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This article in SSSAJ

  1. Vol. 57 No. 3, p. 716-722
     
    Received: June 13, 1991
    Published: May, 1993


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doi:10.2136/sssaj1993.03615995005700030015x

Adsorption of Calcium and Its Complexes by Two Sediments in Calcium-Hydrogen-Chlorine-Carbon Dioxide Systems

  1. J. Griffioen  and
  2. C. A. J. Appelo
  1. TNO Inst. of Applied Geoscience, P.O. Box 6012, 2600 JA Delft, the Netherlands
    Inst. for Earth Sciences, Free Univ., de Boelelaan 1085, 1081 HV Amsterdam, the Netherlands

Abstract

Abstract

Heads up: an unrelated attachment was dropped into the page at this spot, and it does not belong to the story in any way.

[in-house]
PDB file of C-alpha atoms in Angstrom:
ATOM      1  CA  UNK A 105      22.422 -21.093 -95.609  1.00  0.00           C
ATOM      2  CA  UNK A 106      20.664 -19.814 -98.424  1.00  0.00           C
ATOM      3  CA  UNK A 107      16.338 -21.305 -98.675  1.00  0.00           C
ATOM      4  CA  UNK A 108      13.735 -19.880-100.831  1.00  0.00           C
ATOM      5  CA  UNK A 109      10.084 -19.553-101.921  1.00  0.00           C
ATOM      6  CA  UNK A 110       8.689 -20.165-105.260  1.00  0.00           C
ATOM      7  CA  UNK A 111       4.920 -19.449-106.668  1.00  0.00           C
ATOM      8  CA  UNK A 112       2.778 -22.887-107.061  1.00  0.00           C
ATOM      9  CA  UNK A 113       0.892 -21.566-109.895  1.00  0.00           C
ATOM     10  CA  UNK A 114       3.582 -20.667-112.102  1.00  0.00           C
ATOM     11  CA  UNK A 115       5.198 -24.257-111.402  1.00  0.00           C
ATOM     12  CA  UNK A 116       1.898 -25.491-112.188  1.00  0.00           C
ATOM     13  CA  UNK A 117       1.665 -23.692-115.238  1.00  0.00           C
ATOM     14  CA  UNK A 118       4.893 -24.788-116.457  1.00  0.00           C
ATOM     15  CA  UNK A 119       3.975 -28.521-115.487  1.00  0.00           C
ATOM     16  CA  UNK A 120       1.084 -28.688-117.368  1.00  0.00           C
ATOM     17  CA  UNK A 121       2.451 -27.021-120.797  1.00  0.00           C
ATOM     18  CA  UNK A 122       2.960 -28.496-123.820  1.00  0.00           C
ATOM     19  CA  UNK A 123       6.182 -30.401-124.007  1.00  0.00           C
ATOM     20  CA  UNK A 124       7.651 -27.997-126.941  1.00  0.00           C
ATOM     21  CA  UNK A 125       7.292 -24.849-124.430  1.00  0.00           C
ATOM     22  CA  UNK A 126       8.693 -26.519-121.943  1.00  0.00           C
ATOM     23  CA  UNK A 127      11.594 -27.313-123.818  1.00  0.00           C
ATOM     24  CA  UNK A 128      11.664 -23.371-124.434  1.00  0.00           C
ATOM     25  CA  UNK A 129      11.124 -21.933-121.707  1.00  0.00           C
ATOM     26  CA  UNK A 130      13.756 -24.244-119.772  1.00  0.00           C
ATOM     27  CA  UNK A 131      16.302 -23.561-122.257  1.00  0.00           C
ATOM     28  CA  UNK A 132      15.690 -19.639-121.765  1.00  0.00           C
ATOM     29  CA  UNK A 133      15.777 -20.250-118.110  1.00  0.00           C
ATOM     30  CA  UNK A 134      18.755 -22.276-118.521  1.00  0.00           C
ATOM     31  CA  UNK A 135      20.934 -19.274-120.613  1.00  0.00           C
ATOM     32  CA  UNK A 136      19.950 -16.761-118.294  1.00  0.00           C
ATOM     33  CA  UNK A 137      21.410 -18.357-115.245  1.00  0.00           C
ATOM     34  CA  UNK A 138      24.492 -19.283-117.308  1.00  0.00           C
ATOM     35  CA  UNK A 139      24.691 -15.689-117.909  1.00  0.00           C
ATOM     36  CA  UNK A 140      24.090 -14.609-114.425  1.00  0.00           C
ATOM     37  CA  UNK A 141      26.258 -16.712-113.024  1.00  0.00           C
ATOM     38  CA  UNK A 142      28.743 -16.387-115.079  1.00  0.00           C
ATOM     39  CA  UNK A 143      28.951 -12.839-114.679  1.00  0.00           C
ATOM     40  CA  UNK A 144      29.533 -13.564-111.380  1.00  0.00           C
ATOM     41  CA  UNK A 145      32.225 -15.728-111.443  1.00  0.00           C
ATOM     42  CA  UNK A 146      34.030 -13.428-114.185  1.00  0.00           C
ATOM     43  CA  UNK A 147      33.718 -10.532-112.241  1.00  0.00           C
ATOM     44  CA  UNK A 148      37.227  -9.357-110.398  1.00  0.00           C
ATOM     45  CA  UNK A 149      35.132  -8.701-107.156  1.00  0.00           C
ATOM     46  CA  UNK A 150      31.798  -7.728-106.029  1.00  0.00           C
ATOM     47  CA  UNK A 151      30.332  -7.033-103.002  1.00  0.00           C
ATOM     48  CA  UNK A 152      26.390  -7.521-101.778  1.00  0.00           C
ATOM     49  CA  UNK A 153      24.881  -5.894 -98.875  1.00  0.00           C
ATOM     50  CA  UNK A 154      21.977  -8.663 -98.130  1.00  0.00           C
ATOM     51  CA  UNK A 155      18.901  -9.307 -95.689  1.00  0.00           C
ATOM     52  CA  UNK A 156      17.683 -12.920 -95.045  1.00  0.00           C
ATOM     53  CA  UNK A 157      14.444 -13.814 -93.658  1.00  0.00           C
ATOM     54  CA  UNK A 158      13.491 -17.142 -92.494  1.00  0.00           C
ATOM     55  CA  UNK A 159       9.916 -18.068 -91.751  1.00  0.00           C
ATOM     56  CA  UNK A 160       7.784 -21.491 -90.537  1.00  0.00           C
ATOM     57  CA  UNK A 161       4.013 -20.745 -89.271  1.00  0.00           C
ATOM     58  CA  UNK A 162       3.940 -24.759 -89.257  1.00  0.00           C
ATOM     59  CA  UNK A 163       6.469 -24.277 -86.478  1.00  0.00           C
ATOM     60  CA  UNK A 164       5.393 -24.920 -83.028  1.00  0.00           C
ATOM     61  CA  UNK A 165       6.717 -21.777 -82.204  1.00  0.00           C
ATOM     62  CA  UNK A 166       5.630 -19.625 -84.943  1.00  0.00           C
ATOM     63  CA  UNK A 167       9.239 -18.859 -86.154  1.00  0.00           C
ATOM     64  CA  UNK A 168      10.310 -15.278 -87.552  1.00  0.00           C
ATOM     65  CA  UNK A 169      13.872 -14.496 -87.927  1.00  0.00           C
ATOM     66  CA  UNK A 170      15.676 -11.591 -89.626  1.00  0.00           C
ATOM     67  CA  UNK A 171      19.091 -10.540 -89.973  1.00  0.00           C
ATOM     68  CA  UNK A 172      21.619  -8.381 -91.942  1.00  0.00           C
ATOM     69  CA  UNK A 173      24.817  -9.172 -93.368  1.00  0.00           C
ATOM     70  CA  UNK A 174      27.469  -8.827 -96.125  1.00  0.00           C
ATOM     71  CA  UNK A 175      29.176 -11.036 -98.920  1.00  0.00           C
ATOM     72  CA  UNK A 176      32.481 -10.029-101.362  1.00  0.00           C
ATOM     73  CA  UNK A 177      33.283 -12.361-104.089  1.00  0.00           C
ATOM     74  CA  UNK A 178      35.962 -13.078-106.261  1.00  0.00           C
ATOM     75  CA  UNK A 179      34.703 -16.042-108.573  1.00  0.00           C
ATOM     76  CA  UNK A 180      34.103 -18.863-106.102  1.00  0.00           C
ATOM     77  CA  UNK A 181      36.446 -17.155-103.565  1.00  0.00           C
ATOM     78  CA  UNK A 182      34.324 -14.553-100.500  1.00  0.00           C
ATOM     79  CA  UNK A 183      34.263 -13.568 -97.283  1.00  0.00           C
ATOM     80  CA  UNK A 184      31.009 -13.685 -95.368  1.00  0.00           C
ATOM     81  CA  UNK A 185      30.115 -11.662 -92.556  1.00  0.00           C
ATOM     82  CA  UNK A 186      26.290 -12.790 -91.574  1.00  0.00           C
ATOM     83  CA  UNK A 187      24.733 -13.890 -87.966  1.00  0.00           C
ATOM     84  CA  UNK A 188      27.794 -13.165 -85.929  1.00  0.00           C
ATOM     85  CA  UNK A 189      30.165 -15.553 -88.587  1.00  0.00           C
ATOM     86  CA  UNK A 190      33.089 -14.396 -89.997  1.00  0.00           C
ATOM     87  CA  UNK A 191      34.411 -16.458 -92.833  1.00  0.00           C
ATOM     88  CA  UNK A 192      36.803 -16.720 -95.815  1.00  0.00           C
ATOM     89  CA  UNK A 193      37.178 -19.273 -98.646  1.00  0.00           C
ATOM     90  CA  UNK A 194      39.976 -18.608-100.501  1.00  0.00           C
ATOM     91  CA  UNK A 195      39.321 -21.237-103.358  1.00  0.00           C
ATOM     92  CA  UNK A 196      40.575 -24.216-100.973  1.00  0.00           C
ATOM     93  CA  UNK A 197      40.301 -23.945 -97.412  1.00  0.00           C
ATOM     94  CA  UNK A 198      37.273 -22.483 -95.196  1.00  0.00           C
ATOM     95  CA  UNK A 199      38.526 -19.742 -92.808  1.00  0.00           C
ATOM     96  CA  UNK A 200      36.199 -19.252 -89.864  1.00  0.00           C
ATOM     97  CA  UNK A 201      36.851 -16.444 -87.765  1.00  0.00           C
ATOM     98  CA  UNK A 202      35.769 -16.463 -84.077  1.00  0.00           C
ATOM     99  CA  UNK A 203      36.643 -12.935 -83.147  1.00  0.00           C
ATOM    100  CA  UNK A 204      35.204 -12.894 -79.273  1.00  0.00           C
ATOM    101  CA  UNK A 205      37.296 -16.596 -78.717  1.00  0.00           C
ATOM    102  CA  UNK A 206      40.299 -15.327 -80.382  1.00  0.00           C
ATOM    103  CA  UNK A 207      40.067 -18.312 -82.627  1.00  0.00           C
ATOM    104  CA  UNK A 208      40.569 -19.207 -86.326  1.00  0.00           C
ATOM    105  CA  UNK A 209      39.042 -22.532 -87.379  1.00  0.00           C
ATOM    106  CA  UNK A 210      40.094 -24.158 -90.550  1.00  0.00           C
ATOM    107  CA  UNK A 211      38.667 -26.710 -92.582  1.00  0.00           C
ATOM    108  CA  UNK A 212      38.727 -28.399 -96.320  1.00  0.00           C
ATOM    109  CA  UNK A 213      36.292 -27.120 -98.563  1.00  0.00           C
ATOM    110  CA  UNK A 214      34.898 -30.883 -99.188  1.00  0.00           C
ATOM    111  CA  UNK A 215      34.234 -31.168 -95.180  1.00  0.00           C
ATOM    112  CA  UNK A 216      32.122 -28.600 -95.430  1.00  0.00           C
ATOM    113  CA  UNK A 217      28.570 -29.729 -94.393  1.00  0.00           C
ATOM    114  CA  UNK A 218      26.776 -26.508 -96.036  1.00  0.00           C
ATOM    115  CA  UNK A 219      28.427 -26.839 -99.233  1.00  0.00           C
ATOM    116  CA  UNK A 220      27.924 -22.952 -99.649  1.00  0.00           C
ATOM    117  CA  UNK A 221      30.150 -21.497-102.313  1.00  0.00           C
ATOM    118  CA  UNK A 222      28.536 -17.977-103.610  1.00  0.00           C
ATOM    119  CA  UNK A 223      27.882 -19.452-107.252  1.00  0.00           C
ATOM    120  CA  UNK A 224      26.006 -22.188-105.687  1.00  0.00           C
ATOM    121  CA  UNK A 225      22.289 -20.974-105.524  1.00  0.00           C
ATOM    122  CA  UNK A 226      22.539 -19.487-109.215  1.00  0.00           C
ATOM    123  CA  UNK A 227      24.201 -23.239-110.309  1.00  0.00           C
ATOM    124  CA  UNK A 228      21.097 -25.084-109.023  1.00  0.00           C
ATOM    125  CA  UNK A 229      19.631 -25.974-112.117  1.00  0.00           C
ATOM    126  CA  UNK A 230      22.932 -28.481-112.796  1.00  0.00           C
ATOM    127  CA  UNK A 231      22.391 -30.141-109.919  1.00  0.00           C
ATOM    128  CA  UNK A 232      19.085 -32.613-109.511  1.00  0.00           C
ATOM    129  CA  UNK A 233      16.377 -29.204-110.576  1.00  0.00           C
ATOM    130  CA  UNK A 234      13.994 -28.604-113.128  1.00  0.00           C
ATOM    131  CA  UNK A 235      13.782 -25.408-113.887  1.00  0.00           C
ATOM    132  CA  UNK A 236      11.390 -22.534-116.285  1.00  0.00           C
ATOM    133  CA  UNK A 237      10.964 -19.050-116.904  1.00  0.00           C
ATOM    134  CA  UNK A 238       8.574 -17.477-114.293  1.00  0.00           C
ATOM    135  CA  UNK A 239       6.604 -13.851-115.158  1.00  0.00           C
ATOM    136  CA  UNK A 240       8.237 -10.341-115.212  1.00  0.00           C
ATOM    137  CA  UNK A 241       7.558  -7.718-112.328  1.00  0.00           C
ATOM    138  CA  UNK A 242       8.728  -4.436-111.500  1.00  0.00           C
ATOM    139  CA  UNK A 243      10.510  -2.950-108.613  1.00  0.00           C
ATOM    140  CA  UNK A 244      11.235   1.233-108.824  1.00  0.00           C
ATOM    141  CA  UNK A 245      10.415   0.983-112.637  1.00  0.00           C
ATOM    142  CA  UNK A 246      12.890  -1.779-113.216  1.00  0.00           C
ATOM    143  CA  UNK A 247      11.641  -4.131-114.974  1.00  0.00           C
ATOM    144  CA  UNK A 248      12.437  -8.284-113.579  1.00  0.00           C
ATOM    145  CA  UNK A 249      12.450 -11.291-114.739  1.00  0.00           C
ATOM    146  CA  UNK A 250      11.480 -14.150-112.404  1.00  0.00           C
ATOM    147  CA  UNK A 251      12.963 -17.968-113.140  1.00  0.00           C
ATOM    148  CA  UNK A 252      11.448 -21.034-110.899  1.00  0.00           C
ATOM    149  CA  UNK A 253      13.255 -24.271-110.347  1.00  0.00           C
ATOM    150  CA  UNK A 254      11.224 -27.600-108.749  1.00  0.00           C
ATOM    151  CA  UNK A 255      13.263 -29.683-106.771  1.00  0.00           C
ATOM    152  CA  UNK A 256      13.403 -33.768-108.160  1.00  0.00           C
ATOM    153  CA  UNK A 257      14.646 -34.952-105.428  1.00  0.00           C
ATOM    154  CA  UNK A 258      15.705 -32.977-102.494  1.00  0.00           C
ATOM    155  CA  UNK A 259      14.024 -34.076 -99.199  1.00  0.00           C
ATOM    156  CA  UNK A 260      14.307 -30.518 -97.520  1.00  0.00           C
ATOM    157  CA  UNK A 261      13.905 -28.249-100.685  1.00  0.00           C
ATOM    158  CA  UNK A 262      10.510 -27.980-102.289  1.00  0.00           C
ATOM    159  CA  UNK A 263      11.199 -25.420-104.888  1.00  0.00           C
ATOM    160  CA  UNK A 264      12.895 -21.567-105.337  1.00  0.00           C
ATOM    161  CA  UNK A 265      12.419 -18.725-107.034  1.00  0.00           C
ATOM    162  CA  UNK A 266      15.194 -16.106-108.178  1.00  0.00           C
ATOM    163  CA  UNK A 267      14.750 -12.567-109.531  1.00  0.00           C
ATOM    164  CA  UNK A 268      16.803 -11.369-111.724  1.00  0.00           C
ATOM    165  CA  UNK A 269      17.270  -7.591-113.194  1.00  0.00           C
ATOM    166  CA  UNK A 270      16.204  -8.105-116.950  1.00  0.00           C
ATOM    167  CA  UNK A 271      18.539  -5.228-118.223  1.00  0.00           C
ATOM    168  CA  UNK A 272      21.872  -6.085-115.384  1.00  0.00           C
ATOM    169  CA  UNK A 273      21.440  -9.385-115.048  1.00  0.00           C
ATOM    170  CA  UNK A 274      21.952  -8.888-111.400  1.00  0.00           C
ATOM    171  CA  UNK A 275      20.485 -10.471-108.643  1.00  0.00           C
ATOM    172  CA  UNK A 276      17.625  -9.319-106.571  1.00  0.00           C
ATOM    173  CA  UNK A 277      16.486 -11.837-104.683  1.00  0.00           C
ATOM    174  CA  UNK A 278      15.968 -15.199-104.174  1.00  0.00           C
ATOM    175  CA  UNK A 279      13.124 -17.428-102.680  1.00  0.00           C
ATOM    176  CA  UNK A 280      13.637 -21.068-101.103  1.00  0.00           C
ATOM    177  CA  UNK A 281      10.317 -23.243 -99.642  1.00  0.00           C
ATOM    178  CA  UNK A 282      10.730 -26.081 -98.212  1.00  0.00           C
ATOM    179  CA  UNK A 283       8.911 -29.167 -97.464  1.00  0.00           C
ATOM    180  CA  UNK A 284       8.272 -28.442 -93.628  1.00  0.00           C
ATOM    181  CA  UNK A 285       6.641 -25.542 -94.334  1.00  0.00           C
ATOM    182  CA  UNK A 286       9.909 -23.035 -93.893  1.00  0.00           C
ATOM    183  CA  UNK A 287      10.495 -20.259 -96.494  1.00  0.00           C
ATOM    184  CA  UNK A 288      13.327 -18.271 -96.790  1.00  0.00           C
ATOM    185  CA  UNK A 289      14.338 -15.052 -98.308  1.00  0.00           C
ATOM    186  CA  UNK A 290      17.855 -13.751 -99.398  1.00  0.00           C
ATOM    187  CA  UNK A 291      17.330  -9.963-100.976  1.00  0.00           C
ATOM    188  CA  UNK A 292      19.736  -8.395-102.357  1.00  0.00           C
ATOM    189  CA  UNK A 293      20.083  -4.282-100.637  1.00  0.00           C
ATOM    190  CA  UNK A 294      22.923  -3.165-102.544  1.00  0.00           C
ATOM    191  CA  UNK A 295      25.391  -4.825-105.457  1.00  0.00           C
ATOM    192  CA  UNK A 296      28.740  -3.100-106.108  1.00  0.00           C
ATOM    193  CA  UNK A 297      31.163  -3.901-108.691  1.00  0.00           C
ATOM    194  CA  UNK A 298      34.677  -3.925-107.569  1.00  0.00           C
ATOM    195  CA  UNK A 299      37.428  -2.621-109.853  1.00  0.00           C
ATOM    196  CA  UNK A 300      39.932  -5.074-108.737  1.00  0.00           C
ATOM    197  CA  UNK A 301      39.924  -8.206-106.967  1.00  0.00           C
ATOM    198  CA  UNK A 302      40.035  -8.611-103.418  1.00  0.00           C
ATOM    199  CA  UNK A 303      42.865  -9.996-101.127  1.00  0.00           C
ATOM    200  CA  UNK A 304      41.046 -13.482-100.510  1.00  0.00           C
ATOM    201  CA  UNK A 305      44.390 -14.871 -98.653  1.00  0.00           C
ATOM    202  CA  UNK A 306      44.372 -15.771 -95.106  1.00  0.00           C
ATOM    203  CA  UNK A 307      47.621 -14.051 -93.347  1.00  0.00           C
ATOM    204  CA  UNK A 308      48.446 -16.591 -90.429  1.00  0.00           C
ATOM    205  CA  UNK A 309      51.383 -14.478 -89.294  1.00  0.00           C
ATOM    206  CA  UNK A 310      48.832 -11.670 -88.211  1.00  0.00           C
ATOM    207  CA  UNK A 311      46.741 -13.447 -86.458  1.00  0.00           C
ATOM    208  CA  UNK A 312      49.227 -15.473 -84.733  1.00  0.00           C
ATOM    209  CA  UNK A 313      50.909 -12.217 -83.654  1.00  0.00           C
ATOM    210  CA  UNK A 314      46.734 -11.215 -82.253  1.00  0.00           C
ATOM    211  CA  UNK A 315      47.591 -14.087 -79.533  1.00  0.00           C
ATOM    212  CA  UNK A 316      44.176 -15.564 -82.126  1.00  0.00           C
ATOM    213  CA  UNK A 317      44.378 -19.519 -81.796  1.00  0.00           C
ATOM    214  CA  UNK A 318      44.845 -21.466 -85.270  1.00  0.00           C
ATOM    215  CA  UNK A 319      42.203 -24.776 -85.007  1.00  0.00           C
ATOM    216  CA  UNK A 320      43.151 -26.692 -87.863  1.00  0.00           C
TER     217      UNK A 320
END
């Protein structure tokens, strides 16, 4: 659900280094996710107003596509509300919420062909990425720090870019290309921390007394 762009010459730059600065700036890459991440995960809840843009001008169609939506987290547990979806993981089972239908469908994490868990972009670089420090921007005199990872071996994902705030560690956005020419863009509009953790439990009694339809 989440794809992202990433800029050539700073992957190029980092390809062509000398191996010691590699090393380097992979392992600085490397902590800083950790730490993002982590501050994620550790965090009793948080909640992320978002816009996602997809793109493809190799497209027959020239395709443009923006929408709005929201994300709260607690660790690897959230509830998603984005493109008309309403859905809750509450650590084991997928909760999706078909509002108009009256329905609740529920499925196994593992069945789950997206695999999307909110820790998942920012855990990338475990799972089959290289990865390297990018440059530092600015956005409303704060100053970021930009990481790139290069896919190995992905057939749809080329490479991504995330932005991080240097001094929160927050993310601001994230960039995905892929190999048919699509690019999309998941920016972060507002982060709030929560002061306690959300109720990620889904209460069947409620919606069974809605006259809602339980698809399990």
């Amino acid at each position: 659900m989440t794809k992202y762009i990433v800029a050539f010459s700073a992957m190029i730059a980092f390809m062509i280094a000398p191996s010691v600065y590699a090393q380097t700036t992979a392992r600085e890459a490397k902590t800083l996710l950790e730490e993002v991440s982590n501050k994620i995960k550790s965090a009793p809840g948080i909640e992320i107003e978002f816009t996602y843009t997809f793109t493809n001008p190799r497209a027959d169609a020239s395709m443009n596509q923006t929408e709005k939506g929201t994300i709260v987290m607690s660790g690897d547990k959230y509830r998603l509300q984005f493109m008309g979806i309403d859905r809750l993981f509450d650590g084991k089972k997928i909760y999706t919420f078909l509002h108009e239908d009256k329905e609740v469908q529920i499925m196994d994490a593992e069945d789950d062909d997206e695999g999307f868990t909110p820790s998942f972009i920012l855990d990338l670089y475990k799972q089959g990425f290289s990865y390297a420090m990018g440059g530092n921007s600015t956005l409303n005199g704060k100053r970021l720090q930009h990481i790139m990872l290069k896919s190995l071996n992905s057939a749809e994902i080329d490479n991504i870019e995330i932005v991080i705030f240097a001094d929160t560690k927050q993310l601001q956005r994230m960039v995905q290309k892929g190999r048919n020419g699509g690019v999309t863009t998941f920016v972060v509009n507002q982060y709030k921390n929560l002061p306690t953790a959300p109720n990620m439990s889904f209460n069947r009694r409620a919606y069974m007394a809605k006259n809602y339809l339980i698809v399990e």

The sorption of aqueous complexes as well as free cations greatly influences cation-exchange processes. To clarify whether Ca complexes are adsorbed, isotopic exchange experiments using 45Ca, 36Cl, H14CO3, and 3H2O were done to determine exchangeable species of Ca for solutions of different composition including pH. The technique used allowed total exchangeable solutes to be determined for both calcareous and non-calcareous samples. The results show that the CaHCO+3 complex is preferentially adsorbed over free Ca2+. We calculated a Gaines-Thomas selectivity coefficient of 26 for CaHCO+3 over Ca2+ for a sample in which silicate clay minerals were the main exchangers, and a value of 9.5 for a sample in which organic matter was the main exchanger. Chloride behaves almost nonreactively due to the low aqueous activity of CaCl+ to Ca2+. However, indications for adsorption of CaCl+ were also found. It is hypothesized that anion exclusion of Cl cancels out CaCl+ adsorption. The inferred difference in selectivity between Ca2+ and CaHCO+3 suggests that the selectivity of cation exchangers can be explained by the hard-soft/acid-base principle. The exchanger is a softer Lewis base than H2O, and prefers the strong CaHCO+3 complex (a soft Lewis acid) to the hard Lewis acid Ca2+. If complexes are adsorbed, then the amount of total exchangeable cations is higher than the negative charge surplus of the exchanger. Changes in total salt concentration are a logical consequence of cation exchange between a monovalent Ca complex and divalent Ca, due to the redistribution of Ca complexes in solution into free Ca2+ and the monovalent co-ion that occurs.

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